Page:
NAB Preview: Traffic and Billing Systems Remain the Profitability Workhorse
By Debra Kaufman
Traffic and billing systems may not be as glamorous as graphics, but for regional sports networks, TV stations, and TV networks, they remain the best hope for maximizing profits and streamlining operations.
At the NAB Show, major providers of traffic, billing and automation systems, WideOrbit, Harris Corp., Broadview Software, VCI Solutions and others, will be touting their latest refinements to already-sophisticated solutions. What they all have in common is the effort to tighten integration between the functionalities.
“Integration is key,” says WideOrbit CEO/founder Eric Mathewson. “It’s very hard to integrate products from disparate companies because the architectures and database fields are different. That’s why building a native application within the same company that has the same or complementary architecture and database structure is critical to being able to have an integrated system work well.”
WideOrbit, which counts 1,300 broadcasters using its system, will be launching WO Sales at the show. “Everyone is always focused on how to reduce expenses, but at this NAB it’s particularly important,” says CEO/founder Eric Mathewson. “We’ve also focused on how to grow revenue and properly price inventory in a down ad economy.”
WO Sales — which is natively integrated with its core traffic application — is composed of three modules: CRM (customer relationship management), Sales Proposer and Price Revenue Optimization.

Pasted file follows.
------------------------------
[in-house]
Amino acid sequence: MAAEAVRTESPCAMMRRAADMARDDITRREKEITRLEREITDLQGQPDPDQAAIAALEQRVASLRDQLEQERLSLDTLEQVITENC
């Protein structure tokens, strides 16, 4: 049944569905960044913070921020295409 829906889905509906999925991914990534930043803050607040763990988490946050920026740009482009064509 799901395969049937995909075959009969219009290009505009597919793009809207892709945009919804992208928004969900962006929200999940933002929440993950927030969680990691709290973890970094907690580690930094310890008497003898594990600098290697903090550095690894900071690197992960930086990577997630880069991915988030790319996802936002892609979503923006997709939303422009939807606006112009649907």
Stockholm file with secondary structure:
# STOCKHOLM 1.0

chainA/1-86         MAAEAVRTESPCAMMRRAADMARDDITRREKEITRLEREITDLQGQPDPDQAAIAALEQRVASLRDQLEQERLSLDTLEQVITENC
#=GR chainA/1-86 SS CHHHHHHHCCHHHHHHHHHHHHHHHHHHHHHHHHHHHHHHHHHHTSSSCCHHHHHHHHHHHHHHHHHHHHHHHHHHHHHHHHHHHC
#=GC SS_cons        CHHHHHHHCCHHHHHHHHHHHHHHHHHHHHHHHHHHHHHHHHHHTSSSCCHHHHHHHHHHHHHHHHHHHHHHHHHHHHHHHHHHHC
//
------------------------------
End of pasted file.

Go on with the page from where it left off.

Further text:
“These products allow salespeople to be significantly more efficient so they spend time selling rather than processing orders,” says Mathewson. The CRM application tracks contacts, advertisers, agencies, behavior, verbal and written communication and provides a sales funnel.
“That allows your managers to get a better view as to when orders will be landing at your stations or networks,” he says. “Accordingly, sales managers can price inventory and optimize pending orders better.”
The Sales Proposer module is an “avail” generator that creates an RFP for an advertiser or agency based on Nielsen data, and a schedule that will be presented by that station or network.
The third module, Price Revenue Optimization, which will be released later this year, calculates the pressure of pending orders on existing inventory and optimizes for what the best price should be for that inventory. “You only know that based on modeling the behavior of each one of your advertisers,” Mathewson says.
Broadview Software, whose clients include PBS as well as Canadian and U.S. stations, will be showing improvements to the user interface of its sales analysis tool, says founding partner/president Michael Atkin.
“Sales analysis tools are data-mining tools,” he says. “We’ve put tremendous effort into improving those tools because that’s core to getting new business, especially in this economic climate.”
Also as a reflection of the cost-conscious times, says Atkin, Broadview is deploying less expensive hardware. The company also uses an open-source database, which means the cost of licensing it is zero. Maintenance is also a low-cost item. “Broadview, once installed requires zero support from IT,” says Atkin. “The product is self-maintaining.”
Cutting training costs is another strategy. “If we improve our documentation and training guides and use the Web for training, it saves a few percentage points here and there,” he says.
“I’m against not going on-site at all, because this is a complex business problem and many customers are migrating from much older systems. If people aren’t properly trained, we’re not setting the customer up for success. We streamline how to help them, to minimize on-site time, but we haven’t taken it to zero.”